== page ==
What Happened Before and After You Lied? Antecedents and Consequences of Self-Presentation in Online Dating


Student thesis: Doctoral Thesis

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Awarding Institution
Award date6 Sep 2018


This study seeks to increase knowledge regarding the causes and consequences of deceptive self-presentation in the context of online dating. Specifically, this study investigates a) how and why online daters strategically self-present in online dating profiles when confronted with two competing goals—attracting potential daters and avoiding the risk of being detected as deceptive; b) how online daters react to different levels of misrepresentation; and c) what role gender plays in the above situations. This study employs a survey, a content analysis and an experiment to test these questions. The results of this study show that the goal of projecting an attractive image in online dating was significantly associated with acquisitive self-presentation.

Falsification was the most commonly adopted strategy by online daters. Also, women were more likely to embellish their self-presentation in online dating, especially their physical appearance. Regarding reactions, online daters showed strong changes in emotion and intended action when they discovered others had been engaging in a high level of misrepresentation.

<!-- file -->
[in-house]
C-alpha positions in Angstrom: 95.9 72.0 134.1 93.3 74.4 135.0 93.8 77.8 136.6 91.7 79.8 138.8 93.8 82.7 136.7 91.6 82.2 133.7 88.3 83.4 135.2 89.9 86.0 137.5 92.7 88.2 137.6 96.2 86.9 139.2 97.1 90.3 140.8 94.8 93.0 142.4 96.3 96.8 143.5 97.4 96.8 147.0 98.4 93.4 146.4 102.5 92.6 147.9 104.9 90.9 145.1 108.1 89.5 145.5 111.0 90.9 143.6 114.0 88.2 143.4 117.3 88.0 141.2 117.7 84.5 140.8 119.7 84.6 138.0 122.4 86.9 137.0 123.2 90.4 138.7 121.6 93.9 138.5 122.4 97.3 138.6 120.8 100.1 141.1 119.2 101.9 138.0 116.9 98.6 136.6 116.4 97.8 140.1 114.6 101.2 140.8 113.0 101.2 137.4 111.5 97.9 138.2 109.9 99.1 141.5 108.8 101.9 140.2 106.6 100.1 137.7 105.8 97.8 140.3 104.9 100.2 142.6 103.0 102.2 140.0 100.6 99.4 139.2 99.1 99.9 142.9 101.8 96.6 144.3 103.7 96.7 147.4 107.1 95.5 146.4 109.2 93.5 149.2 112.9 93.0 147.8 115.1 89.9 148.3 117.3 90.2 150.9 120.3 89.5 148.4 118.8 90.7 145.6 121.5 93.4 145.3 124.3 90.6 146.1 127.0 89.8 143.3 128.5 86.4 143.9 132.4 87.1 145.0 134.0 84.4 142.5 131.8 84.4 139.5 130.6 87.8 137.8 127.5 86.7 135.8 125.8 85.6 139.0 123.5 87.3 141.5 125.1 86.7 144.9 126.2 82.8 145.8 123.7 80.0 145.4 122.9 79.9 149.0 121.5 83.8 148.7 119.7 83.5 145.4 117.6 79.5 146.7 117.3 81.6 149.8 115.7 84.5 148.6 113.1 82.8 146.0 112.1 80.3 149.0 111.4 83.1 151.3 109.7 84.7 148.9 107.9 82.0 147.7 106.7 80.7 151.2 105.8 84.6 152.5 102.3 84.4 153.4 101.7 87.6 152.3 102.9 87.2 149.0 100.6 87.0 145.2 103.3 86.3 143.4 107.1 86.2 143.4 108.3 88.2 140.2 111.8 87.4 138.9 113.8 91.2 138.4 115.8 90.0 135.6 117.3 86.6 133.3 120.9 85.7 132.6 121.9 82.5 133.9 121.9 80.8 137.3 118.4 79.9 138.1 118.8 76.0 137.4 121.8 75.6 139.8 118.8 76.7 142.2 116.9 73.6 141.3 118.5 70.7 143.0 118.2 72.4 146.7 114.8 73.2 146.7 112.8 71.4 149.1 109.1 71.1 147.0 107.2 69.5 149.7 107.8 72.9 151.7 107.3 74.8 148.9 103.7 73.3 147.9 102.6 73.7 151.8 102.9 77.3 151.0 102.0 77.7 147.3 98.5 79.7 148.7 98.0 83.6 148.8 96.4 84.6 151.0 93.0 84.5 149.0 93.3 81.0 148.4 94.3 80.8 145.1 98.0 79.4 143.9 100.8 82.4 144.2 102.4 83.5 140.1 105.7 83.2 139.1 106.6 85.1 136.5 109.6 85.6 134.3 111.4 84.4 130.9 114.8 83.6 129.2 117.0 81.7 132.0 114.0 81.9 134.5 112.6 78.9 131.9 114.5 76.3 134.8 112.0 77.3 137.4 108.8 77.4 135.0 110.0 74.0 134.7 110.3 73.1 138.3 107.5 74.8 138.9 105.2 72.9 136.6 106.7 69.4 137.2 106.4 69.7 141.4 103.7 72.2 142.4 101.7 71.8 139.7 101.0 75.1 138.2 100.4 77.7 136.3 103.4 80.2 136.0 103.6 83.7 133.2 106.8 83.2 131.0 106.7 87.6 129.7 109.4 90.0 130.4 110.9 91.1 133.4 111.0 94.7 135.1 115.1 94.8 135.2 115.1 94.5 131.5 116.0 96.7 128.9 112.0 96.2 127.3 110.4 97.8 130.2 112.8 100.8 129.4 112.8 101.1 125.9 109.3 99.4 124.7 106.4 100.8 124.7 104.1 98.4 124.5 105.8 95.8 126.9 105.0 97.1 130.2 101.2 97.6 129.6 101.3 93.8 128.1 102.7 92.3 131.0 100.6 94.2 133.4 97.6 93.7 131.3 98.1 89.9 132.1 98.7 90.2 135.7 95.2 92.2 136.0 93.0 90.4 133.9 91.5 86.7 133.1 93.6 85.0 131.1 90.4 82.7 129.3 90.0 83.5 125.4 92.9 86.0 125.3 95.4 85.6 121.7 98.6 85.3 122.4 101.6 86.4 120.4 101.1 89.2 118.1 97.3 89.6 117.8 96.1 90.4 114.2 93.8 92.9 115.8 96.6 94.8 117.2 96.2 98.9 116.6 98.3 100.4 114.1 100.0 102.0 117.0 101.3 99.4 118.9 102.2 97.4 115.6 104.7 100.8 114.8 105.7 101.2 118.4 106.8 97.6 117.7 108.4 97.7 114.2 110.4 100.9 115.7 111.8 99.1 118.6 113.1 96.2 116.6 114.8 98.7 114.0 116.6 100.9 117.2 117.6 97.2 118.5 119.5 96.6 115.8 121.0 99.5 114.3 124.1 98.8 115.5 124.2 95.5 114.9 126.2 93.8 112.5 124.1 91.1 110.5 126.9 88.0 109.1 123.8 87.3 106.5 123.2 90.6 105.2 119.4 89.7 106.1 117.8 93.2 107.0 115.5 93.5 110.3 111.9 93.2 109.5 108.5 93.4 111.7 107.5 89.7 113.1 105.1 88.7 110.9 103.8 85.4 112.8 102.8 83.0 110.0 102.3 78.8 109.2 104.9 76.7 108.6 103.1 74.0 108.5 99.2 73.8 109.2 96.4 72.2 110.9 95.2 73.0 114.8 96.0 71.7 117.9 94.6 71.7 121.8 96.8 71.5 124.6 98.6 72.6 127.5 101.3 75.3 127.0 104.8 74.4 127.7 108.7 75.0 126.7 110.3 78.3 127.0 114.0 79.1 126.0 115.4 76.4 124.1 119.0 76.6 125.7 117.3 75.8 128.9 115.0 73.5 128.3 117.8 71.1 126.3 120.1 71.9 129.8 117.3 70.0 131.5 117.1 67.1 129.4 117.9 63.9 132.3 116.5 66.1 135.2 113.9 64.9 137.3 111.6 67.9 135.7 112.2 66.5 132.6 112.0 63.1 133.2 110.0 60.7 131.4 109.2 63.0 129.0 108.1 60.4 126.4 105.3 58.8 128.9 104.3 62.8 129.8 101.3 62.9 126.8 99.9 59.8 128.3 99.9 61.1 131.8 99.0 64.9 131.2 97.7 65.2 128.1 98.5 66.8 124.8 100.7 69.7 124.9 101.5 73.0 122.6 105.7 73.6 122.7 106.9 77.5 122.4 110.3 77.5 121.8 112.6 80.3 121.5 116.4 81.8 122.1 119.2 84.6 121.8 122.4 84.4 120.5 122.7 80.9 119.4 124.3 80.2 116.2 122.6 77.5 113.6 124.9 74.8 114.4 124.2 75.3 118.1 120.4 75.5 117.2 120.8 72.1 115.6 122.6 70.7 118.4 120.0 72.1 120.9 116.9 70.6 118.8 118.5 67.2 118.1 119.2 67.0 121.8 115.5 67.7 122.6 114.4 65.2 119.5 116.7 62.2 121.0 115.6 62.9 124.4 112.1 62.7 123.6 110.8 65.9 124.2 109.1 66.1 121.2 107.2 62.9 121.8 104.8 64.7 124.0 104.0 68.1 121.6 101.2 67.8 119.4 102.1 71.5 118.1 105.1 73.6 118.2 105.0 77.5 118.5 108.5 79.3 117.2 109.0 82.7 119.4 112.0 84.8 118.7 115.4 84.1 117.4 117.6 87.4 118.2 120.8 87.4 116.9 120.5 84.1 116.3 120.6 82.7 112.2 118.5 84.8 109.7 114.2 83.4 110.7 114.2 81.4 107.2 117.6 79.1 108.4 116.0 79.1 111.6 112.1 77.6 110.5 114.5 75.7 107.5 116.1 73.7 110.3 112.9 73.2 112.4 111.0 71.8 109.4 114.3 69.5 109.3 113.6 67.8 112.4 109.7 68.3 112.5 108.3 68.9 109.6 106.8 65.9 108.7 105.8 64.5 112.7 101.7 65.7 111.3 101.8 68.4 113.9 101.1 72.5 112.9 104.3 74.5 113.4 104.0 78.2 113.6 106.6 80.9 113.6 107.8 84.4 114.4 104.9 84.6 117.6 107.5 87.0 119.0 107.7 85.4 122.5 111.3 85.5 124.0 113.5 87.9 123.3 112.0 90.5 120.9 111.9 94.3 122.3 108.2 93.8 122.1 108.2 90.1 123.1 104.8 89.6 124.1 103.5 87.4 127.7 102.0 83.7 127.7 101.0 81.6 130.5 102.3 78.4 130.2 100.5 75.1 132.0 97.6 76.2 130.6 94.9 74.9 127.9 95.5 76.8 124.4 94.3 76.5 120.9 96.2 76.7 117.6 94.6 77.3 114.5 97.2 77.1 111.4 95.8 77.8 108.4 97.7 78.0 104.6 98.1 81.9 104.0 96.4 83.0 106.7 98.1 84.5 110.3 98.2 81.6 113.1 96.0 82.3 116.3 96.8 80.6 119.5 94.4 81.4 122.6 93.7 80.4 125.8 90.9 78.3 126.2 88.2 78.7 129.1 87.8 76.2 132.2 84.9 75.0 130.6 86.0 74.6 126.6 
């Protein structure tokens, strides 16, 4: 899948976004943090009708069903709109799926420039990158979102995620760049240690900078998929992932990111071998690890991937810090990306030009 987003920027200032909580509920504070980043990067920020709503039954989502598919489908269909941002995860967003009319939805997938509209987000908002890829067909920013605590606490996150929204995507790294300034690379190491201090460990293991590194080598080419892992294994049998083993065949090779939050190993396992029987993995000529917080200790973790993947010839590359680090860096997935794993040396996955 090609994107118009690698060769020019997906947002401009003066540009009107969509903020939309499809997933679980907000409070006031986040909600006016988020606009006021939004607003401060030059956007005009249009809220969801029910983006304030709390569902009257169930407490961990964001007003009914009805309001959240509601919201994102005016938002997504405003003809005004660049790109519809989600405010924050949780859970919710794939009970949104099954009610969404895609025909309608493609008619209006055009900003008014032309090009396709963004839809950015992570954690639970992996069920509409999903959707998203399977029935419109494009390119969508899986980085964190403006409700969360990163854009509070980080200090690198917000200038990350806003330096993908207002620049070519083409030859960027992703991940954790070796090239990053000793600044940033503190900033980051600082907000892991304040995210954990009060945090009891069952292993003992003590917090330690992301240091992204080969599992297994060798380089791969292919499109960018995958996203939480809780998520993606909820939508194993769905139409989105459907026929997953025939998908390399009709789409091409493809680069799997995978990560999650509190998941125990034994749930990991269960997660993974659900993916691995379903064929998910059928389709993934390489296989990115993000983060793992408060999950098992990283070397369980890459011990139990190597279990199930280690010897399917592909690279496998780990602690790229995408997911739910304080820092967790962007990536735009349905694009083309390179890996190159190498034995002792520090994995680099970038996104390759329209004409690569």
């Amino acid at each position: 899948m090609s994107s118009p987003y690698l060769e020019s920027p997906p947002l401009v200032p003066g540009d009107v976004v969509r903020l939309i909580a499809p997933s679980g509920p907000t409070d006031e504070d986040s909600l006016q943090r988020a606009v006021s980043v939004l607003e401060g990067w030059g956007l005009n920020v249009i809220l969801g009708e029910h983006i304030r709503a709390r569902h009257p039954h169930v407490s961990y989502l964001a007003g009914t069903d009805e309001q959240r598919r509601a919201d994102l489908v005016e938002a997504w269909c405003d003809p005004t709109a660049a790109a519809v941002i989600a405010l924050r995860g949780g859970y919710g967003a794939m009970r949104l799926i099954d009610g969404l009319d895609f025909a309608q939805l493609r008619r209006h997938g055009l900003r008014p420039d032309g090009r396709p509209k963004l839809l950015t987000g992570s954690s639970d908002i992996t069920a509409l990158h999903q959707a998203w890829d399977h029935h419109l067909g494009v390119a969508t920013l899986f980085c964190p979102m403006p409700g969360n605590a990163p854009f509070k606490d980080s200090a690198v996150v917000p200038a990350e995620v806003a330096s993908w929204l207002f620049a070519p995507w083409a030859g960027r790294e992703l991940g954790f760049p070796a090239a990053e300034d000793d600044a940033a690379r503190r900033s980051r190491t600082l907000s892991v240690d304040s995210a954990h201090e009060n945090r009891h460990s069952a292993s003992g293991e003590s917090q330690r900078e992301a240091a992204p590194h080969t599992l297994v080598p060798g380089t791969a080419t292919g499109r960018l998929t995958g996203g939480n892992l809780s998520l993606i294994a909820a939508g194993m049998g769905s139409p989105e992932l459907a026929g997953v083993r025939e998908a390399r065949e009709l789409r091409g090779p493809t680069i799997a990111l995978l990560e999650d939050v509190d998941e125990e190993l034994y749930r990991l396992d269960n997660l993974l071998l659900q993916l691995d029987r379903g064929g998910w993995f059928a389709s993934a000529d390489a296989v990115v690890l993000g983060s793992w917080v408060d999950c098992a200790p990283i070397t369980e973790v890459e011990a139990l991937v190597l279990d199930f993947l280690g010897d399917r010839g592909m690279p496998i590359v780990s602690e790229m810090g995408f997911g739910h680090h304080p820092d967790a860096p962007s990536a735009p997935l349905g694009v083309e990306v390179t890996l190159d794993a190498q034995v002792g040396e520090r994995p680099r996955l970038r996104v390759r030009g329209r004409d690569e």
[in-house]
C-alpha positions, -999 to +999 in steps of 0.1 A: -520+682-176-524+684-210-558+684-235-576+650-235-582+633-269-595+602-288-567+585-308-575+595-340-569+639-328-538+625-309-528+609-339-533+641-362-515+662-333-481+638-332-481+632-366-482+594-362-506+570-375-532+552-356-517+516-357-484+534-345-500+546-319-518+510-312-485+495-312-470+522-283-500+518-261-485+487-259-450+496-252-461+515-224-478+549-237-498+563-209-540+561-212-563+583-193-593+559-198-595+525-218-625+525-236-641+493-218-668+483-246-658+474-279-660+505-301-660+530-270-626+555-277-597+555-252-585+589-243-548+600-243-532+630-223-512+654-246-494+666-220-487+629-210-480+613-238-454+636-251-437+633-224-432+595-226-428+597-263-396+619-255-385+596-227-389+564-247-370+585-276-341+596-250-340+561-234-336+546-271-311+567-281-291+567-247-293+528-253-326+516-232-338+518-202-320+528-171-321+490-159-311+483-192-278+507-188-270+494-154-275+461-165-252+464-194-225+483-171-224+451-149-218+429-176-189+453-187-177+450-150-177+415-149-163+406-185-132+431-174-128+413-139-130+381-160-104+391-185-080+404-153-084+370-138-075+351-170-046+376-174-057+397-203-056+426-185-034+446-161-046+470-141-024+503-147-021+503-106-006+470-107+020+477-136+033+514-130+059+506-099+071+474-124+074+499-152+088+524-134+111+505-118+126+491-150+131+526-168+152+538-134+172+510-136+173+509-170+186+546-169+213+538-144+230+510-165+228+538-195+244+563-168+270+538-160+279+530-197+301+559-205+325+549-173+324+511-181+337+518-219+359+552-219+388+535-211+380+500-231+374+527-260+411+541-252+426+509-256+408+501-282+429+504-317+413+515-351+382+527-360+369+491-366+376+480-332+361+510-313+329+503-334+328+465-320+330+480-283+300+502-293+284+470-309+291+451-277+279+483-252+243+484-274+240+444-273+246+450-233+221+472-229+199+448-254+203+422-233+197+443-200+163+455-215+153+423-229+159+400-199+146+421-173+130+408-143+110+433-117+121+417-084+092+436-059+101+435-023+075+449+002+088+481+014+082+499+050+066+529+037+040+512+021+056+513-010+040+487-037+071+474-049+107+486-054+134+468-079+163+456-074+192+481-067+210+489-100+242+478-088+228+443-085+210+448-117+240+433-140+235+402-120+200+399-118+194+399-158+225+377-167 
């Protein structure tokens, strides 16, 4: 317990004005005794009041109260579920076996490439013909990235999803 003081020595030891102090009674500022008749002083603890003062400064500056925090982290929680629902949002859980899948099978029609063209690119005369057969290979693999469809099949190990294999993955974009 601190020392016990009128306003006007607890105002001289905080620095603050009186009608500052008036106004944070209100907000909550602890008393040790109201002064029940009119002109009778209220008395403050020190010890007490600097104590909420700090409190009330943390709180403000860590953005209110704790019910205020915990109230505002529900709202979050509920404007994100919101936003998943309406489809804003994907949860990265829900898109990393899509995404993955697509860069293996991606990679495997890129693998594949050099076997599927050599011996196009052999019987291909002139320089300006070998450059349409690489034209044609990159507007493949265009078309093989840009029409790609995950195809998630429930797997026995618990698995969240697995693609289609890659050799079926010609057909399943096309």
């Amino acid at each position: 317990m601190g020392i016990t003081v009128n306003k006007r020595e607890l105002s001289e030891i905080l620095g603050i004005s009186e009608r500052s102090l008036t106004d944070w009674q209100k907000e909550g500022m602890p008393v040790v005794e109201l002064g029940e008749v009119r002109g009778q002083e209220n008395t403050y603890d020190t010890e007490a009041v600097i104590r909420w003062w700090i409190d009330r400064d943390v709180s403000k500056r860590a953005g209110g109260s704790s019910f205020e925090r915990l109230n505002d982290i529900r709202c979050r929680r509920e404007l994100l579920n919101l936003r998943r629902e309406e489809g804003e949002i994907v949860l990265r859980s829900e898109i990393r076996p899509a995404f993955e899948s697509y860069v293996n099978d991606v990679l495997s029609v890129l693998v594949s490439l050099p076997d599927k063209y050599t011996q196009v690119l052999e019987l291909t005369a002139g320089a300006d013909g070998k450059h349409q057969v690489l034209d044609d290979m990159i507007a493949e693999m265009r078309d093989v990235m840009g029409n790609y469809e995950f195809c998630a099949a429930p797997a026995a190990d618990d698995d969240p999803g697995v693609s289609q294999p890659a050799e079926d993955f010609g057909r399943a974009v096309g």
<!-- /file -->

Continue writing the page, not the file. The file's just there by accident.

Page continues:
Women and men reacted differently when confronting misrepresented content. Theoretically, these findings expand the Interpersonal Deception Theory (IDT) and the Information Manipulation Theory (IMT) to the mate selection process and integrate an evolutionary psychological perspective into computer-mediated communication. In practice, the current study provides a more complete picture of deceptive communication in the online dating scenario, and thus helps online daters to adjust their online behaviors.

    Research areas

  • Self-presentation, motivations, online dating, deception